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July 15, 2005 2:55 PM   Subscribe

US energy bill is held up by a pro-MTBE provision that bipartisan Senators promised they would not sign into law. Nervous MTBE manufacturers, in an effort to divest themselves of potential asbestos-like liability lawsuits, have been donating millions in campaign contributions to the cause, despite peer-reviewed research pointing to lingering questions about safety (PDF) and utility (PDF).
posted by Rothko (12 comments total)
MBTE is also notable for being one of the first instances of the World Trade Organization overruling American sovereignty. California passed a ban on MBTE fuels, and a Canadian chemicals manufacturer appealed to the WTO, which found that California's ban was an unfair restriction on trade. Just a note for those who would favor citizens over capitalism.
posted by klangklangston at 3:05 PM on July 15, 2005

Yeah, why let a little thing like groundwater contamination ruin a good revenue stream, eh?
posted by fenriq at 3:06 PM on July 15, 2005

business as usual
posted by mishaco at 3:30 PM on July 15, 2005

Yeah, why let a little thing like groundwater contamination ruin a good revenue stream, eh?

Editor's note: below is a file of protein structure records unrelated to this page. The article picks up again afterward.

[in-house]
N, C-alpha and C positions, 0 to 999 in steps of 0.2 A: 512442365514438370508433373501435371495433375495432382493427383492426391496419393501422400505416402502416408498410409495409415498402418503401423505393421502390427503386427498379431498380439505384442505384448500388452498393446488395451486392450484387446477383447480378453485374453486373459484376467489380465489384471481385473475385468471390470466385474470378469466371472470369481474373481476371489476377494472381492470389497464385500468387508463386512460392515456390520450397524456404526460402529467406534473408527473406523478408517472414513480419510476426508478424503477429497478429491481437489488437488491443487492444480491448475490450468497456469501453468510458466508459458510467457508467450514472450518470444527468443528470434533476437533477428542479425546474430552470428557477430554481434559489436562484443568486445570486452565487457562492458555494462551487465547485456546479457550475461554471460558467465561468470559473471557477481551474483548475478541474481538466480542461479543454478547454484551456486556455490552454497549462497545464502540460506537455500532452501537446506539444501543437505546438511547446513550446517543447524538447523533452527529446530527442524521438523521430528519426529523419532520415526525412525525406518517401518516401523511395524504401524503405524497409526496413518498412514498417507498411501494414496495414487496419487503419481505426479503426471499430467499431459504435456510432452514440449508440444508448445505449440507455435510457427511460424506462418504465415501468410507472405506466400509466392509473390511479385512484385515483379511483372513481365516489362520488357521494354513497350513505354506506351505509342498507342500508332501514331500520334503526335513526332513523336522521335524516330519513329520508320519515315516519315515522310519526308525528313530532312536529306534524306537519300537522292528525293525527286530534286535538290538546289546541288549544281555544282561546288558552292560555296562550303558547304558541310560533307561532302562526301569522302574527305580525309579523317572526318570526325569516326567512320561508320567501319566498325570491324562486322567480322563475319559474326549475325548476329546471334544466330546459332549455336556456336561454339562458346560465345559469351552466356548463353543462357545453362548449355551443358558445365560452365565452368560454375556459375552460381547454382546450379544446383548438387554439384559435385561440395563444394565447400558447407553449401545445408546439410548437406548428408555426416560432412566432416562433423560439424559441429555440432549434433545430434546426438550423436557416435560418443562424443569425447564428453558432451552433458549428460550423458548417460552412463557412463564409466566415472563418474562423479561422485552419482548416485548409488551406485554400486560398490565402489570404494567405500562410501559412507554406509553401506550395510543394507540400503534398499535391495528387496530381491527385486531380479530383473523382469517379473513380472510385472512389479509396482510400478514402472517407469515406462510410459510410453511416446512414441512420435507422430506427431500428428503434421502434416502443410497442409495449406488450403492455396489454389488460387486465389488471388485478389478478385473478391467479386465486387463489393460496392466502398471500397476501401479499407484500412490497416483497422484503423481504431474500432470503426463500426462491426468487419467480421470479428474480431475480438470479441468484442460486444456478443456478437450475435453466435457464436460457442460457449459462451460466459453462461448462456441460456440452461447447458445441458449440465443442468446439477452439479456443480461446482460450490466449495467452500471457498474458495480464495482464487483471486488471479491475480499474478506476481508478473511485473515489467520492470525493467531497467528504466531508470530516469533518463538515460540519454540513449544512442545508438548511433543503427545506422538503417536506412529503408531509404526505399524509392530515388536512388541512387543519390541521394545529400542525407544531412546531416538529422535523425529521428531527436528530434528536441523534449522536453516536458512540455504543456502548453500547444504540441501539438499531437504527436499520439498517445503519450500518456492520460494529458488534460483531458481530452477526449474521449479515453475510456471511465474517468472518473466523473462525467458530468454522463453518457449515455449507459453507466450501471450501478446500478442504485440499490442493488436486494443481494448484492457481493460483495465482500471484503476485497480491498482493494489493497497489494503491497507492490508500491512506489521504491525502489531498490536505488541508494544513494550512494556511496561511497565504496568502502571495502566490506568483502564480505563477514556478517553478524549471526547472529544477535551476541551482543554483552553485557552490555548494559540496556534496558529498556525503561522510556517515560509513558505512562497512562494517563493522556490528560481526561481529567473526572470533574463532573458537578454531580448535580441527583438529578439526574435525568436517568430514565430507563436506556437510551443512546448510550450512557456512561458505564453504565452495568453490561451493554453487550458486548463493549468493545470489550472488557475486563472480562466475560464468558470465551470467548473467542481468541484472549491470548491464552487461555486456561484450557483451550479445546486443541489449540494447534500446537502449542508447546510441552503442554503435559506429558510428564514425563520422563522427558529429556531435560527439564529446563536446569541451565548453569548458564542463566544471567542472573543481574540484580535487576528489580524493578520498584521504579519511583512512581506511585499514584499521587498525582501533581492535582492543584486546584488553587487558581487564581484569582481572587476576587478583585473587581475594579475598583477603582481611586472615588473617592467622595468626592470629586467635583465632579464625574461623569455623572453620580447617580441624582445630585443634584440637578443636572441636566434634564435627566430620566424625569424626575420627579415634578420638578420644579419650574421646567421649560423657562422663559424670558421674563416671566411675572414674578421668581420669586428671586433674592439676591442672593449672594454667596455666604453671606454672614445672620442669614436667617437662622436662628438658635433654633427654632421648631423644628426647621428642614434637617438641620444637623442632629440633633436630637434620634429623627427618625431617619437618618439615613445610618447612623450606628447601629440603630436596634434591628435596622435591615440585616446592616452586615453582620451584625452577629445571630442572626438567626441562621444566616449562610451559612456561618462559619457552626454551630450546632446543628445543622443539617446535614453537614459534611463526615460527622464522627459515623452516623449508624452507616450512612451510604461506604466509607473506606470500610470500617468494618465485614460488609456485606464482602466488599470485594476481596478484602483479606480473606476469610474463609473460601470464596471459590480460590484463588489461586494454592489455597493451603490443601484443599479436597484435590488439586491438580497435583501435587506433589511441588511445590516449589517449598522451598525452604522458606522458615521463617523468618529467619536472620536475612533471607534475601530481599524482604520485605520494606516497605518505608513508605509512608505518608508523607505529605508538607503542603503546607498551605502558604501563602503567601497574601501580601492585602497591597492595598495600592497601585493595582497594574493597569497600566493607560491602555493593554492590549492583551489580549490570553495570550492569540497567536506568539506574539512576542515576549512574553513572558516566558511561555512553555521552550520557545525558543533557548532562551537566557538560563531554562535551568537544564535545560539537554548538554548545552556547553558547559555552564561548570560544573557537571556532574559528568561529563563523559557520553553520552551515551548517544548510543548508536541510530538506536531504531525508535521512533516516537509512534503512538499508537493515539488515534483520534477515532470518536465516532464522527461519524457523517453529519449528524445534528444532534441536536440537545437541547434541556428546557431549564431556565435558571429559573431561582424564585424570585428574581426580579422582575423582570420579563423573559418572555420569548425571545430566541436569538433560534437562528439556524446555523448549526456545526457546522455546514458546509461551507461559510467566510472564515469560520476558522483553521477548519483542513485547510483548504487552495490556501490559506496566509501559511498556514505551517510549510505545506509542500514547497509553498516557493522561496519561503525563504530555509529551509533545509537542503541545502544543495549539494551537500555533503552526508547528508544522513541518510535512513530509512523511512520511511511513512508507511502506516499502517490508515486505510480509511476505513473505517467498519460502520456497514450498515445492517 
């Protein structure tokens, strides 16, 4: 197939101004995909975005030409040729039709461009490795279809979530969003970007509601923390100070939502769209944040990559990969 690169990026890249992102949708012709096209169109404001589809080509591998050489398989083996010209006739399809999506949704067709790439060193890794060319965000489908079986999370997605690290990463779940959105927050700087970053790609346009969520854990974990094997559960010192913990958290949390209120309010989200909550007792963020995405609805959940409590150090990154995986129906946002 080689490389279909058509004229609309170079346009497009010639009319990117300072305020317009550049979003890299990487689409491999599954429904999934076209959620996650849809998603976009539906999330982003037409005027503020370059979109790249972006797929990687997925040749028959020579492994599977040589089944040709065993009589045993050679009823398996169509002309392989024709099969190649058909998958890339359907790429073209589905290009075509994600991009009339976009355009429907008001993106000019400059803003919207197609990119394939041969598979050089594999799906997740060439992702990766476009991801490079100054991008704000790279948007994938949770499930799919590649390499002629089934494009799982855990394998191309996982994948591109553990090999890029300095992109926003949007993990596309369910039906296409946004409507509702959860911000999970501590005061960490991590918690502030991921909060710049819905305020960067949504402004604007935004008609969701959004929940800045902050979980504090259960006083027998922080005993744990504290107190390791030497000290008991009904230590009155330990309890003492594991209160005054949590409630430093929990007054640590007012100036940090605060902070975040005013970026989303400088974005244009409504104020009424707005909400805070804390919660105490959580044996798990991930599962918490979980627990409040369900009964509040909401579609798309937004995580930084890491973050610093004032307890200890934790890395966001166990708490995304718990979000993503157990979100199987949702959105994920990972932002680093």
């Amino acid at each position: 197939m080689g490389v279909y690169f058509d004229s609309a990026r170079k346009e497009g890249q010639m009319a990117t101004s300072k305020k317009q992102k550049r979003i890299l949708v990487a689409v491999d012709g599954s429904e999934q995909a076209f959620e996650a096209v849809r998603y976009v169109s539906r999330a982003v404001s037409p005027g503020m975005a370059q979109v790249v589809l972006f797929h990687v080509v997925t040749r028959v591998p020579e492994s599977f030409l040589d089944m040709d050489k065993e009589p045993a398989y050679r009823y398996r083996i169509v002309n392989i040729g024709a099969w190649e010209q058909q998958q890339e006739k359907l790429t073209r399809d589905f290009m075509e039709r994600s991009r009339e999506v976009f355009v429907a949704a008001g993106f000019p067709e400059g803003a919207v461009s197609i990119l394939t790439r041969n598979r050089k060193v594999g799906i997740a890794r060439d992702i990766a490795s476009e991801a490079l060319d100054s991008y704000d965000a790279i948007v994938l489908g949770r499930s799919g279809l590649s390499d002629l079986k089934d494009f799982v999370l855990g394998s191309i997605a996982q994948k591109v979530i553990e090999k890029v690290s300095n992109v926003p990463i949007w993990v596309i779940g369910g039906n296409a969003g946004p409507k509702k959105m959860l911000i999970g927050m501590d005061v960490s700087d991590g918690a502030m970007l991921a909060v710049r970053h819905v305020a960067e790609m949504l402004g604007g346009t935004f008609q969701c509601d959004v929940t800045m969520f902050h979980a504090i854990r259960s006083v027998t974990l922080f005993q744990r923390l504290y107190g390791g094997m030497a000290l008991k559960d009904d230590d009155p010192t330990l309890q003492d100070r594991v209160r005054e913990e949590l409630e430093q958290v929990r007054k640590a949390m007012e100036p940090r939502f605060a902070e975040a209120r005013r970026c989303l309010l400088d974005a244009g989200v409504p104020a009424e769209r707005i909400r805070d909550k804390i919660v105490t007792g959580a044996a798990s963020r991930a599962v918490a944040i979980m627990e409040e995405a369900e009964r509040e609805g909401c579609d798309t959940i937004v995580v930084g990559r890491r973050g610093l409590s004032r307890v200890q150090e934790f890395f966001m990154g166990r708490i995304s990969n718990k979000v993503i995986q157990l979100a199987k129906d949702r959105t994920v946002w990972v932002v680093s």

There's a differnce between insulation from lawsuits over past events and continuing to use MTBE in the future. It should not be used in gasoline going-forward (note that some companies have already phased it out). That said, it seems odd to make a company liable for producing MTBE when it was basically mandated by the federal government (it was approved and the only affordable way at the time to get the winter blend gas needed to cut smog and meet gas quality regulations). Suing MTBE manufacturers for complying with the government seems odds.
posted by thedevildancedlightly at 3:48 PM on July 15, 2005

It's not exactly capitalism when corporations use bribes political contributions to basically exempt themselves from the most elementary form of liability for problems that may arise from their actions.

That they should be so insistent on it hints at their possibly knowing that MTBEs *are* harmful to the environment and *will* cause serious problems down the line.
posted by clevershark at 4:24 PM on July 15, 2005

The politician says to the contributor, "You can't buy my vote, you can only buy access."

The contributor replys, "Ya know, a whore said something very similar to me last night. She told me that I couldn't buy a trick, I could only buy her time. And that if anything other than conversation should happen, it would just be a consensual act between two adults."

The politician leans in to accept the contributor's check and whispers, "So what was it you wanted to talk to me about?" with a big grin on his face.

Thankfully we live in a nation whose laws can differentiate between those two pretexts. One being protected by the Bill of Rights as free speech and the other being a cheap attempt to circumnavigate the law.
posted by 517 at 4:44 PM on July 15, 2005